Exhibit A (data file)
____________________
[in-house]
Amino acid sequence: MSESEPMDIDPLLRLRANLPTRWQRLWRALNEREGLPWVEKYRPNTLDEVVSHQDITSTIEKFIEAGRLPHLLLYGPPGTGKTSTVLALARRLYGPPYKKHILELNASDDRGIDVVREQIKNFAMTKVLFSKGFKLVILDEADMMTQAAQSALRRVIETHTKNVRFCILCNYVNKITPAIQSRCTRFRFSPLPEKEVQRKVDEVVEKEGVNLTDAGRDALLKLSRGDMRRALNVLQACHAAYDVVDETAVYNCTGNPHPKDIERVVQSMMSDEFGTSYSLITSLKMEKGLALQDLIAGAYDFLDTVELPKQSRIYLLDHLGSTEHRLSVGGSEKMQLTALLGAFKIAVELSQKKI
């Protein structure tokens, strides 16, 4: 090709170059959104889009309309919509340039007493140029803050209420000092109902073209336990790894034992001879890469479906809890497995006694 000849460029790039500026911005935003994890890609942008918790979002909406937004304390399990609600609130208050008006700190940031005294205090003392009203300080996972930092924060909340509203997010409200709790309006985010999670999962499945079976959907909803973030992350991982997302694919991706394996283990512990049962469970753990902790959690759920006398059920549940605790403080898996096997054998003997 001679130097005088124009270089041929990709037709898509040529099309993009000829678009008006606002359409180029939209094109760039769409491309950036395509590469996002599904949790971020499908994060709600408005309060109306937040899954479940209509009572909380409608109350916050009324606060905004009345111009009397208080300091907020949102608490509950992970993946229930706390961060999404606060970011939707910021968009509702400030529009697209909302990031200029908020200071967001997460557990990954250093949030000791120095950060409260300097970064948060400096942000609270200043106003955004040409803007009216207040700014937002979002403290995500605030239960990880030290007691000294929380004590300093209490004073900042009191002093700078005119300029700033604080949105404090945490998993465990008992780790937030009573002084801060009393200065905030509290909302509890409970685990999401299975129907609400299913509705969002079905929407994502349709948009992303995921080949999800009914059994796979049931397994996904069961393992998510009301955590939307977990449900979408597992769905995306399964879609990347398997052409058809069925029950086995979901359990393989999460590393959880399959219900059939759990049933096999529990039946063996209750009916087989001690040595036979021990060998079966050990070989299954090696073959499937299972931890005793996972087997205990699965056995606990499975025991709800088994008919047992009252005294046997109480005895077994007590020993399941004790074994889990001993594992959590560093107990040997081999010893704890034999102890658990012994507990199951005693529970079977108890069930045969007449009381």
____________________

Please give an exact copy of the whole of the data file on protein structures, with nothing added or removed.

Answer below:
[in-house]
Amino acid sequence: MSESEPMDIDPLLRLRANLPTRWQRLWRALNEREGLPWVEKYRPNTLDEVVSHQDITSTIEKFIEAGRLPHLLLYGPPGTGKTSTVLALARRLYGPPYKKHILELNASDDRGIDVVREQIKNFAMTKVLFSKGFKLVILDEADMMTQAAQSALRRVIETHTKNVRFCILCNYVNKITPAIQSRCTRFRFSPLPEKEVQRKVDEVVEKEGVNLTDAGRDALLKLSRGDMRRALNVLQACHAAYDVVDETAVYNCTGNPHPKDIERVVQSMMSDEFGTSYSLITSLKMEKGLALQDLIAGAYDFLDTVELPKQSRIYLLDHLGSTEHRLSVGGSEKMQLTALLGAFKIAVELSQKKI
């Protein structure tokens, strides 16, 4: 090709170059959104889009309309919509340039007493140029803050209420000092109902073209336990790894034992001879890469479906809890497995006694 000849460029790039500026911005935003994890890609942008918790979002909406937004304390399990609600609130208050008006700190940031005294205090003392009203300080996972930092924060909340509203997010409200709790309006985010999670999962499945079976959907909803973030992350991982997302694919991706394996283990512990049962469970753990902790959690759920006398059920549940605790403080898996096997054998003997 001679130097005088124009270089041929990709037709898509040529099309993009000829678009008006606002359409180029939209094109760039769409491309950036395509590469996002599904949790971020499908994060709600408005309060109306937040899954479940209509009572909380409608109350916050009324606060905004009345111009009397208080300091907020949102608490509950992970993946229930706390961060999404606060970011939707910021968009509702400030529009697209909302990031200029908020200071967001997460557990990954250093949030000791120095950060409260300097970064948060400096942000609270200043106003955004040409803007009216207040700014937002979002403290995500605030239960990880030290007691000294929380004590300093209490004073900042009191002093700078005119300029700033604080949105404090945490998993465990008992780790937030009573002084801060009393200065905030509290909302509890409970685990999401299975129907609400299913509705969002079905929407994502349709948009992303995921080949999800009914059994796979049931397994996904069961393992998510009301955590939307977990449900979408597992769905995306399964879609990347398997052409058809069925029950086995979901359990393989999460590393959880399959219900059939759990049933096999529990039946063996209750009916087989001690040595036979021990060998079966050990070989299954090696073959499937299972931890005793996972087997205990699965056995606990499975025991709800088994008919047992009252005294046997109480005895077994007590020993399941004790074994889990001993594992959590560093107990040997081999010893704890034999102890658990012994507990199951005693529970079977108890069930045969007449009381």